Sometimes moments of clarity strike with little notice.
I was listening to an interview on NPR (yes, I occasionally listen to NPR) and the interviewee was talking about how we all want to look at things in either/or terms. It is far easier to process decisions that are yes/no or black/white or good/bad than it is decisions that are subtle, gray, maybe, sometimes or perhaps. Subtlety or nuanced discussions are far less common than they used to be.
Rarely is something so one-dimensional or so obvious that there is no counter point. Everything has multiple angles and varied inputs and it is the difficulty in comprehending these complexities which creates the impetus to dismiss the value in the other side of the equation.
The Lazy Binary
He referred to the practice of quickly dismissing the value in subtlety as the ‘Lazy Binary‘ (obviously, ‘binary’ was a reference to the series of 0’s and 1’s which provides the basis for digital communication.) I found that summary statement to not only be brilliantly succinct but universally applicable and something we encounter every day in our industry:
- “I could NEVER live in _______ (Short Pump or Church Hill or Mechanicsville or Jackson Ward)”
- “The Zestimate says $350,000, so that is all I’ll pay”
- “All city schools are bad”
- “Today’s builders are terrible”
- “The tax assessment says it isn’t worth it”
- “My friend told me not to live there”
- “I would never pay dues”
- “Manchester?!?! Really?”
- “I would never get an adjustable mortgage”
- “Condos are a bad investment”
- “I would never pay mortgage insurance”
In my 20+ years in this industry, I have heard each of these statements more times than I could count. And each time I hear them uttered, I cringe a little in that it means a client is ignoring valuable inputs to their overall decision.
We Are All Guilty
Now, in the interest of full disclosure, I am often guilty of the same.
I am constantly ignoring options without vetting them fully and I recognize it is a dangerous and closed-minded practice. We all make snap decisions about all sorts of things in everyday life, it is part of being human. From technology to techniques to trends, we are presented with an obscene amount of decisions we must make each and every day. Introducing a new concept with which we are unfamiliar means uncertainty. Uncertainty is inherently uncomfortable and thus we tend to avoid it. Yet each day we have an opportunity to learn how to do something better, faster or more efficiently and when we do not, we deny ourselves the opportunity to master a new skill and thus deny ourselves the opportunity for personal advancement. The ‘Lazy Binary’ enables this to happen far more easily than it should.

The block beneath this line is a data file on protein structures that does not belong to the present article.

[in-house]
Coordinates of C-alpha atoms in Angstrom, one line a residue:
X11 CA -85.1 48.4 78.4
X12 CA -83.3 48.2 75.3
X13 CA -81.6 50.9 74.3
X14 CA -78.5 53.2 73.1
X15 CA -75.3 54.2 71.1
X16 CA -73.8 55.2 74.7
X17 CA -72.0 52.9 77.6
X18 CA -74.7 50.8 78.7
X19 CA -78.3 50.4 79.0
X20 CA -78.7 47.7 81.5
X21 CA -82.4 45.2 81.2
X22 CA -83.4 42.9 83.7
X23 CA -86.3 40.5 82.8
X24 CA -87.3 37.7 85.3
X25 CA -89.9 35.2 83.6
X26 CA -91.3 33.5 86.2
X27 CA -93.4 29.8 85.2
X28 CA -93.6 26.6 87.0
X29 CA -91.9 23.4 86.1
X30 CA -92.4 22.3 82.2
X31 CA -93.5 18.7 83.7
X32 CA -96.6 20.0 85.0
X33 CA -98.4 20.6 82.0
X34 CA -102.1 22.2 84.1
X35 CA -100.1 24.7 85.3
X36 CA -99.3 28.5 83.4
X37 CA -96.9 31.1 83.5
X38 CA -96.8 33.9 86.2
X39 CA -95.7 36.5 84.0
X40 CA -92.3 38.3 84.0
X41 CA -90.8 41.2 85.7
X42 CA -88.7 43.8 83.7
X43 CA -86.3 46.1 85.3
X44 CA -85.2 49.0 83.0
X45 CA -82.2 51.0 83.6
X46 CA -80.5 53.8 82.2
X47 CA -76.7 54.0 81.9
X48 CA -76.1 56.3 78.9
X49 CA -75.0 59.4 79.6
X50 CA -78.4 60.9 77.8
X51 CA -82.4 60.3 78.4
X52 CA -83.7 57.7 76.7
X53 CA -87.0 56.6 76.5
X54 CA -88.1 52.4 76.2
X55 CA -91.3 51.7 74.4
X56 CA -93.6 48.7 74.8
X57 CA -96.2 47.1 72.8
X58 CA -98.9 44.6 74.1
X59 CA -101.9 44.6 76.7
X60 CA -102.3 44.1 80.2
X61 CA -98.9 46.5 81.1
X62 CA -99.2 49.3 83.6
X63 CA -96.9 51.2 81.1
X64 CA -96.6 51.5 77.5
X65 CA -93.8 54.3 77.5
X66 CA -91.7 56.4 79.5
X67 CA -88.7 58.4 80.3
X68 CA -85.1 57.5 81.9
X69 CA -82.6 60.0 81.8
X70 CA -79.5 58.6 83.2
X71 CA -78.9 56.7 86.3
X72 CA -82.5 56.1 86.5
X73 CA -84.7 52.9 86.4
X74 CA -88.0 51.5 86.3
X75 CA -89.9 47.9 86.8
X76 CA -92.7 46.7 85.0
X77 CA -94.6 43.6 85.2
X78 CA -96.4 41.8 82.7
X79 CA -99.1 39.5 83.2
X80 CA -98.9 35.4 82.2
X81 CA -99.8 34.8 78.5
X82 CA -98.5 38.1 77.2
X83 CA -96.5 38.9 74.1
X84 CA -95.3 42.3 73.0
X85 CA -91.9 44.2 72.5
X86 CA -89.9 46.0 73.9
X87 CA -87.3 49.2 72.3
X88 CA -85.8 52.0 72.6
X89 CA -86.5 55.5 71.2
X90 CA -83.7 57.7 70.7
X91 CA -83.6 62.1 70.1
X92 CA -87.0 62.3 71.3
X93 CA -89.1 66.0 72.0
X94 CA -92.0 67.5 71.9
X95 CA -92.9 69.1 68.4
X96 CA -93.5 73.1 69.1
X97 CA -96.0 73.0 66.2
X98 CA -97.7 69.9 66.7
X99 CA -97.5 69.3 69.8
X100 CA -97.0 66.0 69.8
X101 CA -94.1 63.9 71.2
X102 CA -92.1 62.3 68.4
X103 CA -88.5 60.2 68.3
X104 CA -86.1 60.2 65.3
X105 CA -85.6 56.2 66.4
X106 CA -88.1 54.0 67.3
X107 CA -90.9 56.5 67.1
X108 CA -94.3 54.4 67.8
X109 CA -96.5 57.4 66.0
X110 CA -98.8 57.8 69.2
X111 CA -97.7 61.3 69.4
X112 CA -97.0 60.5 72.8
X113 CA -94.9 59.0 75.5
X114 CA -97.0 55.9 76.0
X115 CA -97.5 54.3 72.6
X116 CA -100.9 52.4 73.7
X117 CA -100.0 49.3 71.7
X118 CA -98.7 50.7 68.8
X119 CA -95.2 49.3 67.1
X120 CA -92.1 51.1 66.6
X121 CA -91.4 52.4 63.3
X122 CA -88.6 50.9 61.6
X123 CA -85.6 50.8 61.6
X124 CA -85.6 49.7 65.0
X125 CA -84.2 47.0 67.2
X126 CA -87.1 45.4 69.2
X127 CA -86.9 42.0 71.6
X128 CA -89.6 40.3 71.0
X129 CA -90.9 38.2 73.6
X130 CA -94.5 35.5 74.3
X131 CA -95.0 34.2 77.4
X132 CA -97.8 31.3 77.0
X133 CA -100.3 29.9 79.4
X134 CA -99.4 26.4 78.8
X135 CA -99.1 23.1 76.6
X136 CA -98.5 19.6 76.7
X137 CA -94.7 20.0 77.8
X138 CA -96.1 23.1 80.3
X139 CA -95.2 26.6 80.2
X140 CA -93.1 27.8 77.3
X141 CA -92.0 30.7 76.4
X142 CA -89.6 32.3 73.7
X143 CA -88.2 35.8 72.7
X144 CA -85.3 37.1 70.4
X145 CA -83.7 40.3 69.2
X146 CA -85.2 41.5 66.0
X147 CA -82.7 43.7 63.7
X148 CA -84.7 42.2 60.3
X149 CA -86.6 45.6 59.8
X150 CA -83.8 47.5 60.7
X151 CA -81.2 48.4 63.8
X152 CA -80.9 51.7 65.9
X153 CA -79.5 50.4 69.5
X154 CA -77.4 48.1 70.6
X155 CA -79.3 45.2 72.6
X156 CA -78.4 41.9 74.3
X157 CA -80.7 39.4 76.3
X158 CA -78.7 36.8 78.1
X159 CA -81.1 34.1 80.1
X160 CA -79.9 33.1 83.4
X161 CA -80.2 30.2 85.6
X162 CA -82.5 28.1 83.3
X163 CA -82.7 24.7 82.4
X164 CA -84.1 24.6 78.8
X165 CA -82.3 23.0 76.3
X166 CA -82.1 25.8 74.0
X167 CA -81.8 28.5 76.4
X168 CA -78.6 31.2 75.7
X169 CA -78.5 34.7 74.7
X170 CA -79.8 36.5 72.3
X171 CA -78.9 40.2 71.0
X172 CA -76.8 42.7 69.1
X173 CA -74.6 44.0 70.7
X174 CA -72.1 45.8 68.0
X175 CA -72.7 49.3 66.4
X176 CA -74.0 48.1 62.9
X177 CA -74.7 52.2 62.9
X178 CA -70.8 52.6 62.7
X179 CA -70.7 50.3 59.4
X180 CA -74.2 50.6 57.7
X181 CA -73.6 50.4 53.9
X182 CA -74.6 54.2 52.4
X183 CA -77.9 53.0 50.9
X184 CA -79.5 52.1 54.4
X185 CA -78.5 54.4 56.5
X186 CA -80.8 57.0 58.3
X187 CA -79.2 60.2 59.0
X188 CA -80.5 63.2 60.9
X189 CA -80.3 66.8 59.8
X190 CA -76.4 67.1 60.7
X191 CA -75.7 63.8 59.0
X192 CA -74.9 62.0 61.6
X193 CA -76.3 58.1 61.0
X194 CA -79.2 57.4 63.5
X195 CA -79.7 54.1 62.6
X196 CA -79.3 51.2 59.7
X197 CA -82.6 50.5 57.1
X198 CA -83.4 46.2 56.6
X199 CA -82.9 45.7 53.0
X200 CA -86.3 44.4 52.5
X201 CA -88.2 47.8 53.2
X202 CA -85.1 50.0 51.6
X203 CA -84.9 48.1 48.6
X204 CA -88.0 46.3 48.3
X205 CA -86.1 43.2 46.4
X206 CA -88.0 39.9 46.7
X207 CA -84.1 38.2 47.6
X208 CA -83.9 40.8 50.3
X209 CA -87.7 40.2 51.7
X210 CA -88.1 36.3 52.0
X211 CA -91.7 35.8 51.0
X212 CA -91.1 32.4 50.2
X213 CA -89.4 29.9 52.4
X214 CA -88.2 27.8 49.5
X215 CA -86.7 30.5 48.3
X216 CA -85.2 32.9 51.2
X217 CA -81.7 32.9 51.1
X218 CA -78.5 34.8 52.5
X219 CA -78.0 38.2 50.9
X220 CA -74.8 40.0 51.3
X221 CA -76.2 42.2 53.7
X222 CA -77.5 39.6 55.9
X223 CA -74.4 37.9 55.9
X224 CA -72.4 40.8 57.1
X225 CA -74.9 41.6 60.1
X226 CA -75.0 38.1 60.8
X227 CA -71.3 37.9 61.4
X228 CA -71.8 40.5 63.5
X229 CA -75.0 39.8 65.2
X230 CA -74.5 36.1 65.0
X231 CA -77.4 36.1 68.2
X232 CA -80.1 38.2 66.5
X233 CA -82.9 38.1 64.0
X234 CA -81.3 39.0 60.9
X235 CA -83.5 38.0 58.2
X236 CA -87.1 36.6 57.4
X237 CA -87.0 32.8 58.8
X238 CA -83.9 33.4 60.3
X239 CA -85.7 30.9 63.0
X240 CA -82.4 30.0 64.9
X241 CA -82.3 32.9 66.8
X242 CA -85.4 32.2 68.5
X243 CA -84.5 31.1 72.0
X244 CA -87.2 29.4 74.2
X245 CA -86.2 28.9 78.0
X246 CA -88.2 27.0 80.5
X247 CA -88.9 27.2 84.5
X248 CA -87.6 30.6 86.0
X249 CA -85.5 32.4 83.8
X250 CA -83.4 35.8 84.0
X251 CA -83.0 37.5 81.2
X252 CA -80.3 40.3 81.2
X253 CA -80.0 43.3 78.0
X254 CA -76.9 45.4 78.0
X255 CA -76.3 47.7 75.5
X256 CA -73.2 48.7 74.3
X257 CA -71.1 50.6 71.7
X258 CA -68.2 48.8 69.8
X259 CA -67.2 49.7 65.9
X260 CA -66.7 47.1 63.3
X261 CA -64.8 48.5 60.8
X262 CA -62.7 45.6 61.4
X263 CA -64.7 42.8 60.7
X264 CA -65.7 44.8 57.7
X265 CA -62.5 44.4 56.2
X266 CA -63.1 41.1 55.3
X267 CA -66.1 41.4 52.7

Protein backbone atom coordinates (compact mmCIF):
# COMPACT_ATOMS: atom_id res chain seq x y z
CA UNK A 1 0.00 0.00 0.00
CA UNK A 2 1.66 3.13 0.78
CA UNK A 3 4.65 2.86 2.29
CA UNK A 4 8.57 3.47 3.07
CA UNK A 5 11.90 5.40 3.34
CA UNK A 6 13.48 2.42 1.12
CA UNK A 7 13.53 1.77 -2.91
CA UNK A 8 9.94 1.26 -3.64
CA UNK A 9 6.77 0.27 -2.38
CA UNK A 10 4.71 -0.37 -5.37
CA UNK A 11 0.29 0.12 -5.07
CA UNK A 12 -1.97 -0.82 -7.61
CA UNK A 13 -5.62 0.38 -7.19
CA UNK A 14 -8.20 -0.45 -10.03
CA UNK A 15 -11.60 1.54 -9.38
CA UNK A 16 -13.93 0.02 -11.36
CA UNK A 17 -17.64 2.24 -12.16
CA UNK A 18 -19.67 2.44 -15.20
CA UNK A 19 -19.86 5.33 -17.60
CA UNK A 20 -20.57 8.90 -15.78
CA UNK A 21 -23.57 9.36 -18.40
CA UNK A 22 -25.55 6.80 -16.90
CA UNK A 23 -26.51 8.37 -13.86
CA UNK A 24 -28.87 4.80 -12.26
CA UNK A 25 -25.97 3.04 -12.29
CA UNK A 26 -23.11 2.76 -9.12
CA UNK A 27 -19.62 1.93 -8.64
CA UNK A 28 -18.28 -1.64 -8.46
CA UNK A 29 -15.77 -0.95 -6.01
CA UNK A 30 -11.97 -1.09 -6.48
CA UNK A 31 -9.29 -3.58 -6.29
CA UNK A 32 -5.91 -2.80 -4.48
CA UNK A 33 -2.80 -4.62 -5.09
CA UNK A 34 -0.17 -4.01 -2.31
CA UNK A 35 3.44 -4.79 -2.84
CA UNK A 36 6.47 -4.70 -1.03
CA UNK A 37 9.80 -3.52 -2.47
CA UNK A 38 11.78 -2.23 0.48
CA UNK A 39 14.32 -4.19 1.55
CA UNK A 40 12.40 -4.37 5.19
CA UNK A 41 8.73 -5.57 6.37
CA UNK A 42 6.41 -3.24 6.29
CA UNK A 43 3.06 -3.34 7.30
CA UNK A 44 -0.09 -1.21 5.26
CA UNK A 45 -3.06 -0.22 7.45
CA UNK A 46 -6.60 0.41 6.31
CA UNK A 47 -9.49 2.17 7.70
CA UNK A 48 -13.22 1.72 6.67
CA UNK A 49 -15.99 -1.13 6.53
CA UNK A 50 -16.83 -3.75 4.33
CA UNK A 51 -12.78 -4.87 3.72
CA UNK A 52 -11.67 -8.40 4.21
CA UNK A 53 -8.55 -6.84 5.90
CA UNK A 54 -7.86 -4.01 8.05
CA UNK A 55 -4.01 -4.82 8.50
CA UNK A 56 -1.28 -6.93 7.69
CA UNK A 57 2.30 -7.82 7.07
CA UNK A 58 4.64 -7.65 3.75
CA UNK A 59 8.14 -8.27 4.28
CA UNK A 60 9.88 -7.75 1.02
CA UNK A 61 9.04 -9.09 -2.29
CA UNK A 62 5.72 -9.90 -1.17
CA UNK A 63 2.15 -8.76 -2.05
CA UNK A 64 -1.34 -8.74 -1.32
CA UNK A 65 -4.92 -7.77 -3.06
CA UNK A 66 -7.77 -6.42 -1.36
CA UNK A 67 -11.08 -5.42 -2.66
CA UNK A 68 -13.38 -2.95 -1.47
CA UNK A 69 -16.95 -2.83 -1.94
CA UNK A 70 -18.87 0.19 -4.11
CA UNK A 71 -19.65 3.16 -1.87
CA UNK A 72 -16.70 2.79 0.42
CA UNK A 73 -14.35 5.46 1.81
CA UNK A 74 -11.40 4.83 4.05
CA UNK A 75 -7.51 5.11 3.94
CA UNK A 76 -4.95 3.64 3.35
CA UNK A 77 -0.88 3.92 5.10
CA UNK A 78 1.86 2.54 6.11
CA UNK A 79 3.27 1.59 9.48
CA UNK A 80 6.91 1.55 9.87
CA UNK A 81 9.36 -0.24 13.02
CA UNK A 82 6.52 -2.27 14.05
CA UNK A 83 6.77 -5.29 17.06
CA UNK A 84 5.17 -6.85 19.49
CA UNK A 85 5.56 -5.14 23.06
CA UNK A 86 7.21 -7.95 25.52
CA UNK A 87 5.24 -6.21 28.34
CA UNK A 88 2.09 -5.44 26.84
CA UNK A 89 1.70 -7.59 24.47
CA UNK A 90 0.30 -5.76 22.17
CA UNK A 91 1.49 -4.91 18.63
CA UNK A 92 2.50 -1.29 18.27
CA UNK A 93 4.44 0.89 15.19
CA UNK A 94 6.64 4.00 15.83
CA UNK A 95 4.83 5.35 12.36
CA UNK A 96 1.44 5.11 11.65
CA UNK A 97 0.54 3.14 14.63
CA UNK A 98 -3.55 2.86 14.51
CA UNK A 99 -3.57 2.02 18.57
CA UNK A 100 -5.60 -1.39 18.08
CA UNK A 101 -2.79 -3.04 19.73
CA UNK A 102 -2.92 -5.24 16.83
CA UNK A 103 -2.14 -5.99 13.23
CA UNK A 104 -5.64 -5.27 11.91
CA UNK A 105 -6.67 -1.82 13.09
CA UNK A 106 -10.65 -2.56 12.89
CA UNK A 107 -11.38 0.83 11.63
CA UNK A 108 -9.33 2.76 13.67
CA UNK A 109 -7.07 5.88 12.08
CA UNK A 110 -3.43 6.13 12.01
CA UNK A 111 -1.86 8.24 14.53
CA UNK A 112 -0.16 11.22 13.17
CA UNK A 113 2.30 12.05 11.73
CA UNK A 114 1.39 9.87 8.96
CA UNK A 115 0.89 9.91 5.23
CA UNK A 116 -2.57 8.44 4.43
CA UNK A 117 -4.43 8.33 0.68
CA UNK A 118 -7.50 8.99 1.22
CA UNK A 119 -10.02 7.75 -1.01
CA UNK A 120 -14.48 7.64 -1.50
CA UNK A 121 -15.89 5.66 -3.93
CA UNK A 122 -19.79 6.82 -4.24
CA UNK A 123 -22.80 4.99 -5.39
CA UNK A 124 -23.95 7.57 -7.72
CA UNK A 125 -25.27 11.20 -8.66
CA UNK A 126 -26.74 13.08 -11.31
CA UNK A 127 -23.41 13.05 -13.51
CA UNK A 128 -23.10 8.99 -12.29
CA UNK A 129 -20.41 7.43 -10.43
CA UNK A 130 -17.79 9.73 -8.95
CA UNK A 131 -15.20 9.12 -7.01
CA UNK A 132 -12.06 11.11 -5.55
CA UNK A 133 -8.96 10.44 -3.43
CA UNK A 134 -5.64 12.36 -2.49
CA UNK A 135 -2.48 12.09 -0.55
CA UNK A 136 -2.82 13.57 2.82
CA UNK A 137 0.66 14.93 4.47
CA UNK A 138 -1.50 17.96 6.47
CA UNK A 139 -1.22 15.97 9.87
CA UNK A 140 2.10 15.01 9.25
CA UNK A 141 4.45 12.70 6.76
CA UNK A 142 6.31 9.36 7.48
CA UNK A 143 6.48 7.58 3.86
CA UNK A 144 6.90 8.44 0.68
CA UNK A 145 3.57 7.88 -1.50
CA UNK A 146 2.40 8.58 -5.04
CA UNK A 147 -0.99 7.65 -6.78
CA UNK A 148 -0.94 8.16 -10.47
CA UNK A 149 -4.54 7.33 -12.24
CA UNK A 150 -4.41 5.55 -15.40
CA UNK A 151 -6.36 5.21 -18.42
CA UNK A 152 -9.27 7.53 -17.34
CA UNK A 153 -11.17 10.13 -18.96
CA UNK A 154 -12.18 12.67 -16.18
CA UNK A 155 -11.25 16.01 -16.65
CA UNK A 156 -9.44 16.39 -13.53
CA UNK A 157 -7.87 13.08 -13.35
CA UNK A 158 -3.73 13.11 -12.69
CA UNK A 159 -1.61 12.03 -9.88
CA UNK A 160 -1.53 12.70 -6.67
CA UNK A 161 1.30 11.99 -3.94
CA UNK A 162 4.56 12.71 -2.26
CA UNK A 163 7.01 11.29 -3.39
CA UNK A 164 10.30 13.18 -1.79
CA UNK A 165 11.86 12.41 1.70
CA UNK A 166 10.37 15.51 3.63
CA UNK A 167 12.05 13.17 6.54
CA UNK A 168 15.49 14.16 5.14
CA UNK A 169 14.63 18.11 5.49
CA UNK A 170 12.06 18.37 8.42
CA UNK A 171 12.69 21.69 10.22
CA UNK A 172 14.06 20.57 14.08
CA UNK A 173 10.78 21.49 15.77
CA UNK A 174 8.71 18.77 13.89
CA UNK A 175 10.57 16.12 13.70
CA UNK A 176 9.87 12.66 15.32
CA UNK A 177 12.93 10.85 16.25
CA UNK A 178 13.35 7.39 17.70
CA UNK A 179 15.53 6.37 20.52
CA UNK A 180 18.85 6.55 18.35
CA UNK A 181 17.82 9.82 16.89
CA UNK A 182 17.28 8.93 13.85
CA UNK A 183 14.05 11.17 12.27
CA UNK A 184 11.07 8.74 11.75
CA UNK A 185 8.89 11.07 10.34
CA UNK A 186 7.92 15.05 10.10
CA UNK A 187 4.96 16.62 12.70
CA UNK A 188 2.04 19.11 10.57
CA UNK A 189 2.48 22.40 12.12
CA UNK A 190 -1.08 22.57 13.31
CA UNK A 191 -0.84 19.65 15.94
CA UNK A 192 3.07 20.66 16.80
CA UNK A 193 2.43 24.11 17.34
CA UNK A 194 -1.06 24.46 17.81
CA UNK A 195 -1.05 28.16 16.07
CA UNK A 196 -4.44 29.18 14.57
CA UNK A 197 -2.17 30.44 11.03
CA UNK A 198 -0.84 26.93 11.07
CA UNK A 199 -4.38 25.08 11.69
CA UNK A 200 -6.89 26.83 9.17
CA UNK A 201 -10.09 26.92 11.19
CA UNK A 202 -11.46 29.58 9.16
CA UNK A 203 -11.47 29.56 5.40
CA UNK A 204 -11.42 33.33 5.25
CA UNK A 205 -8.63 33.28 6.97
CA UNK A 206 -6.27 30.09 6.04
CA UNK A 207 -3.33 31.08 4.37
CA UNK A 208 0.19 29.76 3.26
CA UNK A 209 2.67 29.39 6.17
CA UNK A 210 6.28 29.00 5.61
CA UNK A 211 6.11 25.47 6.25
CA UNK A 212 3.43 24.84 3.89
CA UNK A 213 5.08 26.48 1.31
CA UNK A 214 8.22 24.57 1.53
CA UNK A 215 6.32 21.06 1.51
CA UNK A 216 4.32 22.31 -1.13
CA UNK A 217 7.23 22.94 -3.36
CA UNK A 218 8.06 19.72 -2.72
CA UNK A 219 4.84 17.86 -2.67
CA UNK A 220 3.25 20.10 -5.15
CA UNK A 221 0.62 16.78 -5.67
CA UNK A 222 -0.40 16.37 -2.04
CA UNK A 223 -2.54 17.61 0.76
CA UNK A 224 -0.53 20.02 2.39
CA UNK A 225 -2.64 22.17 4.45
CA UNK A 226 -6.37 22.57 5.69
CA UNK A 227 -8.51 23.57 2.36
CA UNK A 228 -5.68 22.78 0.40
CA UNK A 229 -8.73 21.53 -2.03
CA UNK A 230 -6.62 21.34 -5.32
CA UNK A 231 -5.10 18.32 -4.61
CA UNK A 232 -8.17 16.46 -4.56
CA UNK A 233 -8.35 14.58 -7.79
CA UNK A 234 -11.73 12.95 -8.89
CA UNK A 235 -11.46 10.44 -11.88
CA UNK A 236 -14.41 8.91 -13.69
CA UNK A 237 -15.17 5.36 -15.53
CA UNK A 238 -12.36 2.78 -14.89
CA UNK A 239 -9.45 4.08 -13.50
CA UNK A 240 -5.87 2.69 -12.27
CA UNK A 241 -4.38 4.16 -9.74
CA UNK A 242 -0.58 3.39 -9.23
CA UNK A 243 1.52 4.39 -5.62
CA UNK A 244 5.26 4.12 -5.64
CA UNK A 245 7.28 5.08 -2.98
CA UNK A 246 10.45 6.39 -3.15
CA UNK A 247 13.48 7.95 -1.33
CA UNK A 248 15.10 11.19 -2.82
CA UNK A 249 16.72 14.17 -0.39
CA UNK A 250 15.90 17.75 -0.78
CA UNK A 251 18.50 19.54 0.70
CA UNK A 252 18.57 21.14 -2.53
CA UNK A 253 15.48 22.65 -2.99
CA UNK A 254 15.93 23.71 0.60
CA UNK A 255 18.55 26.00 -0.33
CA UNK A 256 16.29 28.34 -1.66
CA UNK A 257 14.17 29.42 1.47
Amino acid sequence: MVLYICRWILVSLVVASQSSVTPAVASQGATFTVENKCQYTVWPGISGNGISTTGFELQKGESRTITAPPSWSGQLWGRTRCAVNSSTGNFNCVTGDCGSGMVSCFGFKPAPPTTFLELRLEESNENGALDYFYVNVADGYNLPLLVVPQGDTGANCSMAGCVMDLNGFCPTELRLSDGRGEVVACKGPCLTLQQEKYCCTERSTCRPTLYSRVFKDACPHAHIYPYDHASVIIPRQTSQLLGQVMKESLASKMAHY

Combatting the Tendency
As an agent, having a client who comes in with conviction about a decision is great (“I know EXACTLY what I want” or “I want to live in a 4 bedroom taupe transitional on a cul-de-sac in Hanover“), but it often backfires.
The reality of search forces examination of the true reasons behind the motivation to move to a specific location or into a specific housing type. Instead of building towards the decision, a narrowly defined search tends to introduce doubt. It has been my experience that a widely defined initial search across multiple geographic areas, in wide price ranges and amongst different asset types, combined with an inquisitive mindset of objective detachment, ALWAYS yields the best result. Ultimately, correctly structured search gets all decision makers on the same page and removes the nagging little voice of uncertainty constantly whispering ‘what about THAT one?‘ Most times, a client will end up close to where they anticipated, but it is with a far more confidence that the decision they are making is the correct one.
I have a developer friend who often says ‘I have a job because people have no vision.’ He buys and renovates ‘historic’ properties, usually in areas where time has not been a friend. His vision of what is possible is contrasted by those who believe otherwise. So many of us gave up long ago on many of the areas (especially many of our best urban neighborhoods) whose architectural bones are as engaging now as they were nearly a century ago. Rejecting a neighborhood due to blight and/or the opinions of the masses causes us all to miss amazing opportunities. The ‘Lazy Binary’ would tell us Manchester or Scott’s Addition offered little, but, thanks to those who do not subscribe to the theory, we are quickly realizing how wrong those assumptions were.
The takeaway is as follows: beware the ‘Lazy Binary’ and dismissing any aspect of search, especially in the early stages, before you have given everything the opportunity to be true.
Our world is changing at an unprecedented rate of speed and new technologies, development incentives, construction techniques, neighborhood values, mortgage products/process and the legal environment all are impacted. Today’s home buying process barely resembles the process of even a few years ago so do yourself a favor and explore your options. Having preconceived notions is fine (and incredibly human), just make sure these notions are written in pencil and not etched in stone. Your decision making will be far sharper and your outcomes far better.